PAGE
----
Polarimetry enabled by nanophotonics

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Science  16 Nov 2018:
Vol. 362, Issue 6416, pp. 750-751
DOI: 10.1126/science.aau7494

Light beams consist of oscillatory electric (and magnetic) fields having a certain amplitude, phase, and frequency. In transverse waves, the state of polarization (SoP) characterizes how the electric field oscillates in the plane perpendicular to the propagation direction. Light-matter interactions strongly depend on the SoP, so its complete measurement is of paramount importance in a wide array of disciplines including chemistry, imaging, optical communications, and astronomy. However, measuring the SoP of a light beam, the main goal of polarimetry, is much trickier than knowing its intensity or frequency, because it involves the simultaneous measurement of the four Stokes parameters, which even account for the case of unpolarized light.

For decades, polarimeters have consisted of a combination of linear retarders, polarizers, and quarter-wave plates, which were able to obtain the four required measurements by spatial or temporal splitting of the incoming light beam (1). Such macroscopic polarimeters, widely used in many applications, are complex, bulky, and expensive; there have been few attempts to miniaturize them, with the notable exception of the fiber-grating polarimeter, highly useful in fiber optics (2). Recent advances in nanoscience and nanotechnology have unveiled new ways to shrink polarimeters, with all of the subsequent advantages that miniaturization and on-chip integration may bring (3).

Because the optical response of nanostructures depends on the polarization of the incident light beam, it should be possible to retrieve the SoP from outgoing signals. Possible polarization states are linearly polarized light along the horizontal (I0) or vertical (I90), and right-handed (σ+) and left-handed (σ) circularly polarized light. Then, a metasurface (an array of nanostructures) can be designed to scatter such polarization states into different directions (see the figure, left), which enables the retrieval of the Stokes parameters at a certain wavelength (48). The scattering paths could even be parallel to the metasurface and guided on the chip substrate to facilitate on-chip processing and detection (5).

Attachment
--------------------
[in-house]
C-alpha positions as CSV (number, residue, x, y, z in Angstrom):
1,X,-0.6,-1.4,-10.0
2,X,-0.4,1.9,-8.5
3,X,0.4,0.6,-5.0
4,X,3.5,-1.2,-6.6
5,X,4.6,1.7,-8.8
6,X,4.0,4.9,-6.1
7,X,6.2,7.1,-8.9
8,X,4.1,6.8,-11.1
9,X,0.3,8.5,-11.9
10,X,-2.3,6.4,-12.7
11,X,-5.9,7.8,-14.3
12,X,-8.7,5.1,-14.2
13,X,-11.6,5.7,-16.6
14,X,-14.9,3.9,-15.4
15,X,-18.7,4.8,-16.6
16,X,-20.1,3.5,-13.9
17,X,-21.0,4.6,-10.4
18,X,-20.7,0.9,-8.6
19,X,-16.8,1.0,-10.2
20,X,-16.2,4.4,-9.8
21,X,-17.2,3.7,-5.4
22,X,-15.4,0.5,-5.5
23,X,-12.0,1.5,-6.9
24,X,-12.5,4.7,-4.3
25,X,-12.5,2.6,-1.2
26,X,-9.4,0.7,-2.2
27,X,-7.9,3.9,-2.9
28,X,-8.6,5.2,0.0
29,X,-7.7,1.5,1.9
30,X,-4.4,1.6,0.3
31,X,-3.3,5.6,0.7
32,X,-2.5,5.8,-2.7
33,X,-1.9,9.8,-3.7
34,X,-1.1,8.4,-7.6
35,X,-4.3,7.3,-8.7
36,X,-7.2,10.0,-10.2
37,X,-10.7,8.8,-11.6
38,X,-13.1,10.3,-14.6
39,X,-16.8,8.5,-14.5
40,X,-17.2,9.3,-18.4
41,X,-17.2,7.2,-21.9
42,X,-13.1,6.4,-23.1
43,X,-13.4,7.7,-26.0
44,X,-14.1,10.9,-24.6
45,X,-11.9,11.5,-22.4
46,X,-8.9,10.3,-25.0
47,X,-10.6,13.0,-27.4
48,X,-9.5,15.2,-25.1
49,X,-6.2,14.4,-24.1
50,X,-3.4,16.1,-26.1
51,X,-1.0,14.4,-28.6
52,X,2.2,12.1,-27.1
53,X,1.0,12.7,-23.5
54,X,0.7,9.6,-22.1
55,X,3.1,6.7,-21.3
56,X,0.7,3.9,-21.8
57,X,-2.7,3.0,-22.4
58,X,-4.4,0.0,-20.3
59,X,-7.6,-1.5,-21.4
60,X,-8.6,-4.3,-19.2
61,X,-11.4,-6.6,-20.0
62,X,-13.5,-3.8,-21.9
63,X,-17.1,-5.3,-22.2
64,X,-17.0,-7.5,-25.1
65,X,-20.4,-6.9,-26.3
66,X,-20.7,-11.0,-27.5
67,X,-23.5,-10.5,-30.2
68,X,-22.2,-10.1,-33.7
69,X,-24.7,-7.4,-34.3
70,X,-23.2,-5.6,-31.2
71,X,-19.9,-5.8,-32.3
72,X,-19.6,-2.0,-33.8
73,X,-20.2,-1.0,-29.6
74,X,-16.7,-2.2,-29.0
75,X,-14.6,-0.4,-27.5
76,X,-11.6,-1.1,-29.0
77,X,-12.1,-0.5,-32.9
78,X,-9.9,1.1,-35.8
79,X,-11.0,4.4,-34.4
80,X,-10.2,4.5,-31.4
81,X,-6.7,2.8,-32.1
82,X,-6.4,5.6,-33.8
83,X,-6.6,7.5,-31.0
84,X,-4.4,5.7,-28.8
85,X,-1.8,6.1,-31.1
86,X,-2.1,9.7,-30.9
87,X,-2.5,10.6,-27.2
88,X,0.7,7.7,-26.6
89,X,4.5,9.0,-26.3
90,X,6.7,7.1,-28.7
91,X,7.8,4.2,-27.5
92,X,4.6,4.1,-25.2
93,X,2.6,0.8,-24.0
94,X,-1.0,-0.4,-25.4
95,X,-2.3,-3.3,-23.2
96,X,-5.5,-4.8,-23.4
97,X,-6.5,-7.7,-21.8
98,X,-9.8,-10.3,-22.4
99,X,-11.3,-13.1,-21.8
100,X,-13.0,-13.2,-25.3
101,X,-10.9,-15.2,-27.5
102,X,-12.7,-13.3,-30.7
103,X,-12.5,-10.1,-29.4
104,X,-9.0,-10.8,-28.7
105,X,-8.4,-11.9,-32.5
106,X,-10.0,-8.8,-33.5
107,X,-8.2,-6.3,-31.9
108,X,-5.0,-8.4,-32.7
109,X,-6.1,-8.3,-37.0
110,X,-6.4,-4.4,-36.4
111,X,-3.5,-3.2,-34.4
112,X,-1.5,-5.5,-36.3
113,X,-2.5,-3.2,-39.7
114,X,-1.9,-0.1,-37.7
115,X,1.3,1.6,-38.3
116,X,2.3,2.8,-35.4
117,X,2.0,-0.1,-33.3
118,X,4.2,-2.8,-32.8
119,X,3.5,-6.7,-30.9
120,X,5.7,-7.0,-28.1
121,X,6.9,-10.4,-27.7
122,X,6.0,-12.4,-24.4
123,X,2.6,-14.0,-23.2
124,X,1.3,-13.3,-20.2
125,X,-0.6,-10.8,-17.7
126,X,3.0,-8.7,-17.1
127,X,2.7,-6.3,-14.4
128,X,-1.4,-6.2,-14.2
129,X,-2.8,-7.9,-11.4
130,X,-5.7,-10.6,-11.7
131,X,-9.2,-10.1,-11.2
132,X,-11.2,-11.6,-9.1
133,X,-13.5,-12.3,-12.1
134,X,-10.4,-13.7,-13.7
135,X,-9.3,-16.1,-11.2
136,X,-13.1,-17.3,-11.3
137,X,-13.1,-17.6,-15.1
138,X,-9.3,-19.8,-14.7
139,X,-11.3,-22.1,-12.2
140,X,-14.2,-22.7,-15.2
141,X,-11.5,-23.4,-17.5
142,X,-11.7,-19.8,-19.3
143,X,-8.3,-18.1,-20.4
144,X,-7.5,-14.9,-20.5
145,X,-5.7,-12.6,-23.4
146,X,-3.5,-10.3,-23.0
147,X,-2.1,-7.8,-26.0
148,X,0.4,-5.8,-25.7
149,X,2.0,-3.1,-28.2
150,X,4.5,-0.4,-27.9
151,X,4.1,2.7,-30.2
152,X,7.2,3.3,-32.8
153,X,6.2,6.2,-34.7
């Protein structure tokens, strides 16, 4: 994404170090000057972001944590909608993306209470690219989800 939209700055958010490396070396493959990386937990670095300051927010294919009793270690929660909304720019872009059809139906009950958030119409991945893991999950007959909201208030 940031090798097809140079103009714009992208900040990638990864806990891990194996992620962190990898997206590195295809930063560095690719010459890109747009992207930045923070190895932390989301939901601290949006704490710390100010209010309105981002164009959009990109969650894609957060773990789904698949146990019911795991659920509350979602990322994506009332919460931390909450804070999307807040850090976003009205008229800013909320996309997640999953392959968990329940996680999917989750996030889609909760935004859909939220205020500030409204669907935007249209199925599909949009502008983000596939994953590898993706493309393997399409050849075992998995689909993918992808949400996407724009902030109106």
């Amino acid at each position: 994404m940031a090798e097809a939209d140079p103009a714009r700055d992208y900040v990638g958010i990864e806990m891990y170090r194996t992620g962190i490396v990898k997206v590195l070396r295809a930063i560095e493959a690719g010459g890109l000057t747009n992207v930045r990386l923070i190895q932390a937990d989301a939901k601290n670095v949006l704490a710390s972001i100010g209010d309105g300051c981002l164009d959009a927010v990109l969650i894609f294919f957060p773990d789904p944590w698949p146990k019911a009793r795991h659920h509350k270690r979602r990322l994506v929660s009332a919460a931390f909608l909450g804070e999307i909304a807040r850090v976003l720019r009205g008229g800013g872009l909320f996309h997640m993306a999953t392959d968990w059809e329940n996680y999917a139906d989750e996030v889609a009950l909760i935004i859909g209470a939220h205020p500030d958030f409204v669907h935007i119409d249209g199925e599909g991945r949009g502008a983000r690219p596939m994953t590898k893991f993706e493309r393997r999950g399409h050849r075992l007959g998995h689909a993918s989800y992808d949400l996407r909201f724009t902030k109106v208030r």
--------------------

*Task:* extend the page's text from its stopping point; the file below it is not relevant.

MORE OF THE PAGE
However, the light-matter interaction enabling the polarization-dependent response in these implementations is distributed among all of the elements of the array, so the device footprint is much larger than one square wavelength. Local nanoscale measurement of the SoP requires polarization-dependent photonic responses in individual metallic or dielectric nanostructures. For instance, plasmonic nanostructures could be engineered in certain in-plane shapes that produce optical hot spots depending on the SoP of the illumination (see the figure, middle). An absorbing semiconductor placed in the hot-spot regions can generate output photocurrents proportional to the SoP (9). Although the device footprint is much smaller than in the case of metasurface polarimeters, this approach still requires at least four nanostructures to fully retrieve the SoP. Thus, this polarimeter would efficiently work for transverse light beams but would fail when measuring the SoP of complex, structured beams that have variations of the local polarization in the transverse plane (10).